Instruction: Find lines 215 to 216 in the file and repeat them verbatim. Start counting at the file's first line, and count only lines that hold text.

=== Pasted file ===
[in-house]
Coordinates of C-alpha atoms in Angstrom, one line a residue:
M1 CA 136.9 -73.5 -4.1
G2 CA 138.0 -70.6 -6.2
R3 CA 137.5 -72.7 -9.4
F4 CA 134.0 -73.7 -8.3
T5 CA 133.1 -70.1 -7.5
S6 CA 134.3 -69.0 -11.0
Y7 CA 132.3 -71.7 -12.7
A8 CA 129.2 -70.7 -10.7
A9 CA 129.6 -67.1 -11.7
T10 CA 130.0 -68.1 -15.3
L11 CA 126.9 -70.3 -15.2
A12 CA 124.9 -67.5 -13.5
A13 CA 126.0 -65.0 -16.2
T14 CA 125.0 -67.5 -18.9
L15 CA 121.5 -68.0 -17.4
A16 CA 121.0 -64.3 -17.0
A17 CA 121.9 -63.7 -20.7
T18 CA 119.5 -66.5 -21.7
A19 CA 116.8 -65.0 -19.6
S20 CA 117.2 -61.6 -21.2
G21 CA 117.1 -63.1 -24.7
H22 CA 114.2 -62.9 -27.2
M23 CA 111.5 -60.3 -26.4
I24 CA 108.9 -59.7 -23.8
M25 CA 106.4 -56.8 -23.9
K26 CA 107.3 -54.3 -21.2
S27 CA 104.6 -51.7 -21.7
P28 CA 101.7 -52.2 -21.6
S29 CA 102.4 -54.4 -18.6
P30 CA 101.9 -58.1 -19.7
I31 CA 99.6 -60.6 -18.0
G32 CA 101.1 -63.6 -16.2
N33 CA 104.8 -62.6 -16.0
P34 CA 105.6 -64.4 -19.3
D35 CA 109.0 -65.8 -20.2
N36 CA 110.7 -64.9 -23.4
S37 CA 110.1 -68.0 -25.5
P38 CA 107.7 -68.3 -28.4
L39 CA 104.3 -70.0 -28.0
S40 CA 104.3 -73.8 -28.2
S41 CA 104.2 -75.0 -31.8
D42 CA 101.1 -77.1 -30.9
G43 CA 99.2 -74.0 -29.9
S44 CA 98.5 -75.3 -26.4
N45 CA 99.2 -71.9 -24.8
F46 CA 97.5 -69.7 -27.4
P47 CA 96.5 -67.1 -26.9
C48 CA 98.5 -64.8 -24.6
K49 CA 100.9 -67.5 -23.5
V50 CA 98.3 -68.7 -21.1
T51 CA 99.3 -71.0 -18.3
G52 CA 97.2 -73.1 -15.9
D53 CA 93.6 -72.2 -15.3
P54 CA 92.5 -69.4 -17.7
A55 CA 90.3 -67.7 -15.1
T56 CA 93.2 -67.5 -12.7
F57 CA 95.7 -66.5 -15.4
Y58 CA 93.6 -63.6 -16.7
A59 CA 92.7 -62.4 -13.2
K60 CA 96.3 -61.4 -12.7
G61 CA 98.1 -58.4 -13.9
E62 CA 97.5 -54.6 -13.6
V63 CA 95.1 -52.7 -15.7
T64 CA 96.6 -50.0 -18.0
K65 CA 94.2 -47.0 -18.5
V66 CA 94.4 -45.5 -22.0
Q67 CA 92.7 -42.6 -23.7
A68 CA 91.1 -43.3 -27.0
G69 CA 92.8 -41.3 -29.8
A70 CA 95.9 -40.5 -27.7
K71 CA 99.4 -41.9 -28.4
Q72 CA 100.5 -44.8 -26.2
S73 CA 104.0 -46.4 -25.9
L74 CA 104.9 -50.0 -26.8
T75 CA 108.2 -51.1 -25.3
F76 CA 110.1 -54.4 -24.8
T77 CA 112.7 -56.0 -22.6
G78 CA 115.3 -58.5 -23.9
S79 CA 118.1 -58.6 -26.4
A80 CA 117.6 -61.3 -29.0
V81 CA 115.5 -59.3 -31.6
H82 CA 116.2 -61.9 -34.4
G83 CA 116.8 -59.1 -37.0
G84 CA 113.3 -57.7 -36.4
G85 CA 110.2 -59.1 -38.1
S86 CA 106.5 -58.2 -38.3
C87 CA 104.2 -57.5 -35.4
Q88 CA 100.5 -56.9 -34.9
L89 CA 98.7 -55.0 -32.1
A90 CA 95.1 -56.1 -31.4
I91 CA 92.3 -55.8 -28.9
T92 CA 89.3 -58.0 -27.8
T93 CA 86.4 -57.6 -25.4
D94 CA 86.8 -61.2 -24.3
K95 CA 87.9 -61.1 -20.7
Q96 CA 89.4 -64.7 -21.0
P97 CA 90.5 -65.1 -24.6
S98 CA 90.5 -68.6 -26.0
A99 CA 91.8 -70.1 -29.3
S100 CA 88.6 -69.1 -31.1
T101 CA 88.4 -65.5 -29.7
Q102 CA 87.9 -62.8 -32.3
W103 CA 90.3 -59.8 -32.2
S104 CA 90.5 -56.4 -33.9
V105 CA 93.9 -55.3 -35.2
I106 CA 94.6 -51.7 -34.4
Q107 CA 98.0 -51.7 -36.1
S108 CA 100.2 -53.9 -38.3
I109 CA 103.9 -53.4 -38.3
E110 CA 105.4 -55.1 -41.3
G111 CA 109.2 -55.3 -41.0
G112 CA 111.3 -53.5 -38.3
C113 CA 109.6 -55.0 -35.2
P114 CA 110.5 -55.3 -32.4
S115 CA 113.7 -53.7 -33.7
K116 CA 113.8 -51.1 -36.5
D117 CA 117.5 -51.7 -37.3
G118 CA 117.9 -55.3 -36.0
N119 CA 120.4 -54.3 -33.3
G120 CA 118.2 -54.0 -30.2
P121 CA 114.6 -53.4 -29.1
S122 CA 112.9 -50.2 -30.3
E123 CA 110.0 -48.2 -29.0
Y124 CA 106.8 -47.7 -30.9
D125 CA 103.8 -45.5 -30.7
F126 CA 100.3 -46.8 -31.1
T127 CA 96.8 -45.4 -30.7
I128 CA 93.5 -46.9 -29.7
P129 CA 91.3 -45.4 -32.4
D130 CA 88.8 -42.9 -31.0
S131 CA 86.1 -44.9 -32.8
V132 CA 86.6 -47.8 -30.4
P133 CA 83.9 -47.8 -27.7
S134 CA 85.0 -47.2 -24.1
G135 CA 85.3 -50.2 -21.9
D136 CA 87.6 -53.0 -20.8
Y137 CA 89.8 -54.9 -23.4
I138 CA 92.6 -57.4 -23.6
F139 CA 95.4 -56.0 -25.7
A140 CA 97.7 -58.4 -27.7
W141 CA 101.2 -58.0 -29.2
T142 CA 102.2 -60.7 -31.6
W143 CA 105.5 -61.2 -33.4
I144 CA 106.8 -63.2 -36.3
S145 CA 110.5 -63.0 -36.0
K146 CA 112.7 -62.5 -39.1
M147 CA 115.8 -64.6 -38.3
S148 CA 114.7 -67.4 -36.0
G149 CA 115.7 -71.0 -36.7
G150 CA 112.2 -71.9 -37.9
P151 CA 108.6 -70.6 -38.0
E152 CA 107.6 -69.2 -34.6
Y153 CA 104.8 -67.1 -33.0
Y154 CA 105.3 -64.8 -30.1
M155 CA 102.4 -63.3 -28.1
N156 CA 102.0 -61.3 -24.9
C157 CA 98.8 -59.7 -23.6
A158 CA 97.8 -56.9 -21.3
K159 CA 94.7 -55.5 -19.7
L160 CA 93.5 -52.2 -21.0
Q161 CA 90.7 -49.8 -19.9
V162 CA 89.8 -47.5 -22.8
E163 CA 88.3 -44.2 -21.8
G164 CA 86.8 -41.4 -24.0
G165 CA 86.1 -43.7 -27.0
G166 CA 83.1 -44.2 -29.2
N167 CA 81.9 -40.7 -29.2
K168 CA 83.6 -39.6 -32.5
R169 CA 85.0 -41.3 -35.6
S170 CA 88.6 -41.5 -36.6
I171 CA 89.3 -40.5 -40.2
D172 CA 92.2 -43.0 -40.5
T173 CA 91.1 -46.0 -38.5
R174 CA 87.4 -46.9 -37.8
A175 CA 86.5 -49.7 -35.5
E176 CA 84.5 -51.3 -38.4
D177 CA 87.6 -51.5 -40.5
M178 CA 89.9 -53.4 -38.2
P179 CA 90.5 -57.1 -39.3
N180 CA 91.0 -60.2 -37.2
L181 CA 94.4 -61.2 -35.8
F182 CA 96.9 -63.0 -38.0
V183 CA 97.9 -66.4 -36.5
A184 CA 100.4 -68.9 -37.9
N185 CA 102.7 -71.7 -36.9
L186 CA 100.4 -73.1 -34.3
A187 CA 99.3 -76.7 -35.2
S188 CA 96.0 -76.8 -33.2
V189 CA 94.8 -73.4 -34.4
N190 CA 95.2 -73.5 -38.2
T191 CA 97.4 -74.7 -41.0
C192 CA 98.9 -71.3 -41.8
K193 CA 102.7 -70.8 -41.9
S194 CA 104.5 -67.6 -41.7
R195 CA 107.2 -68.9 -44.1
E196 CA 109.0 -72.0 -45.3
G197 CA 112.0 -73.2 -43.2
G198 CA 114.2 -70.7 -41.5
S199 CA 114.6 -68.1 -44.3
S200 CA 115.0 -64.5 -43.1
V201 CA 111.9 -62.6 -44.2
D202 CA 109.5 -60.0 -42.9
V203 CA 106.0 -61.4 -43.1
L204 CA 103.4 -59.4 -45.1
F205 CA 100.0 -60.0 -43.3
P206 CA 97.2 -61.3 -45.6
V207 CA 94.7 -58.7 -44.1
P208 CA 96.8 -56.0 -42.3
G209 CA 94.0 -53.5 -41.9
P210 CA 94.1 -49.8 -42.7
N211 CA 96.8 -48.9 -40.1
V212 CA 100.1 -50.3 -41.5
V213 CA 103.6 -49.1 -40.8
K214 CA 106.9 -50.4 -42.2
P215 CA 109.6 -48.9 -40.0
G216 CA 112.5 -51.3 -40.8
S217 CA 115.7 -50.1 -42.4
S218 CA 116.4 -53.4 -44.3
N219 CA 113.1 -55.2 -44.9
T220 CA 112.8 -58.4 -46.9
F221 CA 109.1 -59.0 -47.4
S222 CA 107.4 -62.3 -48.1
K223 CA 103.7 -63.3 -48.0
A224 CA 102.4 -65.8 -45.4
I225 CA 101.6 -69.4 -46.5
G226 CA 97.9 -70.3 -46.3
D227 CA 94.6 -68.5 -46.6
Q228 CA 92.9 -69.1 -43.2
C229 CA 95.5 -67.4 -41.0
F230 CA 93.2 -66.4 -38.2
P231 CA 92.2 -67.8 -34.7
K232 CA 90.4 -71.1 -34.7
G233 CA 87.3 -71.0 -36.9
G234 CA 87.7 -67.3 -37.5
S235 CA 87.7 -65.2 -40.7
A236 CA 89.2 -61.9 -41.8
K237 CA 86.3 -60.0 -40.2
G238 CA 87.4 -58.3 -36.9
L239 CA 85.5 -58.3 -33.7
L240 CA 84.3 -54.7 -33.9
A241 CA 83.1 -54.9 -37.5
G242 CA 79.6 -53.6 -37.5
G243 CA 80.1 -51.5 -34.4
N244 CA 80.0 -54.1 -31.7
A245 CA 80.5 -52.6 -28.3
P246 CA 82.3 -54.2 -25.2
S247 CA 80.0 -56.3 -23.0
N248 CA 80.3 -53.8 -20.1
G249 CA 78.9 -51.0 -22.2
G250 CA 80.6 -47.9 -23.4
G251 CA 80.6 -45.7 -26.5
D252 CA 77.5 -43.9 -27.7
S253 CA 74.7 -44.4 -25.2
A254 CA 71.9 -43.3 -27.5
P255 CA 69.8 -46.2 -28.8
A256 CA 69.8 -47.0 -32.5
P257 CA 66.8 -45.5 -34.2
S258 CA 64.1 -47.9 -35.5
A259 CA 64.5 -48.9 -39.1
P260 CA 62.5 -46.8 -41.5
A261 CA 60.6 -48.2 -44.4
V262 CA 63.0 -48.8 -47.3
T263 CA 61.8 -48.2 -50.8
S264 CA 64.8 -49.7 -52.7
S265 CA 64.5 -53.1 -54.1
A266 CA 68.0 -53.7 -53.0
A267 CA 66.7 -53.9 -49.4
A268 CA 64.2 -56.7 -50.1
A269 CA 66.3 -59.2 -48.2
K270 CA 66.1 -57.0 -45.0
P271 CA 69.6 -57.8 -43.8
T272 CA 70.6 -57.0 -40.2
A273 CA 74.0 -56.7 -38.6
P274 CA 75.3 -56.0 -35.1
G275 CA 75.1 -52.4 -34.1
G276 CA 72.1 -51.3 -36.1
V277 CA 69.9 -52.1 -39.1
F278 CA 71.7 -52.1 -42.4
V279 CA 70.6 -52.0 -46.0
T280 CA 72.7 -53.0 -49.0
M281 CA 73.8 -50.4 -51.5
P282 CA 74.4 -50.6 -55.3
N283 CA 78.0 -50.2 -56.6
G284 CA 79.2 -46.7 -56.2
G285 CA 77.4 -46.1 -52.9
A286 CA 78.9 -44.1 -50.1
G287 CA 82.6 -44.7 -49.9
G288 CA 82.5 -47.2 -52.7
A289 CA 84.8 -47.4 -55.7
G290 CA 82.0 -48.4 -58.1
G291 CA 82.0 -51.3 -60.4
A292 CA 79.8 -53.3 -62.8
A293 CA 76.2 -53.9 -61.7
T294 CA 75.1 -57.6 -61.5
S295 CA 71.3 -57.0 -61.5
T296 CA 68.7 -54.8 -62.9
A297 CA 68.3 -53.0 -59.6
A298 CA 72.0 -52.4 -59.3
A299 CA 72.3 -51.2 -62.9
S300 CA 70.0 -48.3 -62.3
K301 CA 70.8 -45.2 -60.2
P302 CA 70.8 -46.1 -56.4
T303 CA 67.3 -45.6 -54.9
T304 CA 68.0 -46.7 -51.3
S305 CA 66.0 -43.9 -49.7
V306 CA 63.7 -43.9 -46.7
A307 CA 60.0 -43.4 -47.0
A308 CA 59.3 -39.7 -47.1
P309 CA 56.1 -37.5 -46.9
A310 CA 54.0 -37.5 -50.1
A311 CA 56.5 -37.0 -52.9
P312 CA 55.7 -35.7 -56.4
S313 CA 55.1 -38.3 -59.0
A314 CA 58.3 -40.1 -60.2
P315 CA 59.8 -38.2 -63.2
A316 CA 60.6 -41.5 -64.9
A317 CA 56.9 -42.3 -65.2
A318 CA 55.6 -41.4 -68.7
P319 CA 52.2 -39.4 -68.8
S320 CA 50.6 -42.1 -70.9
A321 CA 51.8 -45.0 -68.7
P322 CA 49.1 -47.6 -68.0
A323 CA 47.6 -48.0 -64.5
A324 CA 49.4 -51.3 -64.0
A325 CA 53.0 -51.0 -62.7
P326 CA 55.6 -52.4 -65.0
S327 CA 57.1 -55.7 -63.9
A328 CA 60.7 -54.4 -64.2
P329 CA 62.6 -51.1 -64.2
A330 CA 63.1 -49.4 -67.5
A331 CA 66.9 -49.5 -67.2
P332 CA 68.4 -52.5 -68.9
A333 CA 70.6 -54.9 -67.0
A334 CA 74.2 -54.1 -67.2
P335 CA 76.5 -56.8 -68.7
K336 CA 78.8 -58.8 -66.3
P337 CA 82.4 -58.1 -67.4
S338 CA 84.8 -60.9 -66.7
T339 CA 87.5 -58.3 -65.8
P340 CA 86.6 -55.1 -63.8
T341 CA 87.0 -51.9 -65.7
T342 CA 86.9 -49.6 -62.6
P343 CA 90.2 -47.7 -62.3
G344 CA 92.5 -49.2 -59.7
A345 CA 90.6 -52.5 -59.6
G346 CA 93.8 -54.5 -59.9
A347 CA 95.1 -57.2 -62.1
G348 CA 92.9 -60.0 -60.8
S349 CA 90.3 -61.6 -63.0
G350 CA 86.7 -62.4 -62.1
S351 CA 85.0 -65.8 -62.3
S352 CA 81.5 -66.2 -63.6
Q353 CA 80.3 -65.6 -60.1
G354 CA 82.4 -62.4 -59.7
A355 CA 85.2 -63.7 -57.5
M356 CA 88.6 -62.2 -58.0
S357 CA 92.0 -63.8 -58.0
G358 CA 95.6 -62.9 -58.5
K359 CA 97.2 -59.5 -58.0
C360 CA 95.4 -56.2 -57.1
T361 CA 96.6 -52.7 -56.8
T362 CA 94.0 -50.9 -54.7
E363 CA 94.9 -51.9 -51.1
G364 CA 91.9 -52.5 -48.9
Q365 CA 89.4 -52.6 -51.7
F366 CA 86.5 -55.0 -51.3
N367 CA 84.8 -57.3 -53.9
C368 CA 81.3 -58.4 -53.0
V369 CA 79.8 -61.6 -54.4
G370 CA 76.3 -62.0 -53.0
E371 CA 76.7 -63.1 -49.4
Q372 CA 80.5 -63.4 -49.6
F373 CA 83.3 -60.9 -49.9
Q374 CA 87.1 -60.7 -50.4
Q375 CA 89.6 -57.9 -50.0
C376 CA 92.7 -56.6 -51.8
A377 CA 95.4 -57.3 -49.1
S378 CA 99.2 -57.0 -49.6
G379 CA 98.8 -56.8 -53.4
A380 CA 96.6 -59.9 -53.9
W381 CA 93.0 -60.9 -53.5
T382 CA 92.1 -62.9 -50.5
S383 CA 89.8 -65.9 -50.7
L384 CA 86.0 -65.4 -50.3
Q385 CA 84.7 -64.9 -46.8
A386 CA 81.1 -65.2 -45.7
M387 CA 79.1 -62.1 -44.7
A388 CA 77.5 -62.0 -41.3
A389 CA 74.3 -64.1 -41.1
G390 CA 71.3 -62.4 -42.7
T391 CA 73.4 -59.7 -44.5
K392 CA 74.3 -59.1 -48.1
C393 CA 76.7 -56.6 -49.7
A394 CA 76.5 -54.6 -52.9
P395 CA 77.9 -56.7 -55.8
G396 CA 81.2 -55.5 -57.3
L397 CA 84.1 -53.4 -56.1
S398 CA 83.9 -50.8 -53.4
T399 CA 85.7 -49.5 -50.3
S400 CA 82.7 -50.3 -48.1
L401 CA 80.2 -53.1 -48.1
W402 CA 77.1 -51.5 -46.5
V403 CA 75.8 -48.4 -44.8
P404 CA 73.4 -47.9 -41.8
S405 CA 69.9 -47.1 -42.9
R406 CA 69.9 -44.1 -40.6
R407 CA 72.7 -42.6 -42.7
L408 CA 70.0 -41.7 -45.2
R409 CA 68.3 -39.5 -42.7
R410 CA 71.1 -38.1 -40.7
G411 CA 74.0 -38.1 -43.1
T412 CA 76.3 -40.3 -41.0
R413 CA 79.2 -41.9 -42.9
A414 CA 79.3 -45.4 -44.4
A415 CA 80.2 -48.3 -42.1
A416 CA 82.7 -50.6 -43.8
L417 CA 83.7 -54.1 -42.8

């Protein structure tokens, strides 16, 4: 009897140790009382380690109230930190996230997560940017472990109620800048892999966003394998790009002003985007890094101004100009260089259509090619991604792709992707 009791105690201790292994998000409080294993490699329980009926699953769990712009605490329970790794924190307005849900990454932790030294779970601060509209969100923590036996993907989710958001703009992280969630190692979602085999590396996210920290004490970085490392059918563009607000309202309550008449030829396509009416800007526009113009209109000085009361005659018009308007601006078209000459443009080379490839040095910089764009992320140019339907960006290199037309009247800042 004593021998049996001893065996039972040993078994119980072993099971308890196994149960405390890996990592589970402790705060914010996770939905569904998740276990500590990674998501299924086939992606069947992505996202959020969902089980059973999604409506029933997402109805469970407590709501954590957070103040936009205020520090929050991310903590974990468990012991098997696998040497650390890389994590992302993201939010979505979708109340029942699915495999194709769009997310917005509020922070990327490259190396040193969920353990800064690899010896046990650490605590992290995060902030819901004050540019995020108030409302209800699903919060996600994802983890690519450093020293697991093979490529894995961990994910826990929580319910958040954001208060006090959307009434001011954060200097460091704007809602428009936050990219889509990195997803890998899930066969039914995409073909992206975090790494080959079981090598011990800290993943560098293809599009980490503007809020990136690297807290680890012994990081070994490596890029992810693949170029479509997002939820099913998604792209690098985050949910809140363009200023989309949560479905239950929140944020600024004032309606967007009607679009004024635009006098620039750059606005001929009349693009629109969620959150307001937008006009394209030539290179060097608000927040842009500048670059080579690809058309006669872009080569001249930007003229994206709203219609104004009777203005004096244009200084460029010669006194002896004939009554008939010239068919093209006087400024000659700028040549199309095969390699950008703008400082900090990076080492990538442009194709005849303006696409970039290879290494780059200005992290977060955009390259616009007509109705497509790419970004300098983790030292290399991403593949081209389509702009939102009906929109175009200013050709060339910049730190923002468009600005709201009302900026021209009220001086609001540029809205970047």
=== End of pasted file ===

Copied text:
V213 CA 103.6 -49.1 -40.8
K214 CA 106.9 -50.4 -42.2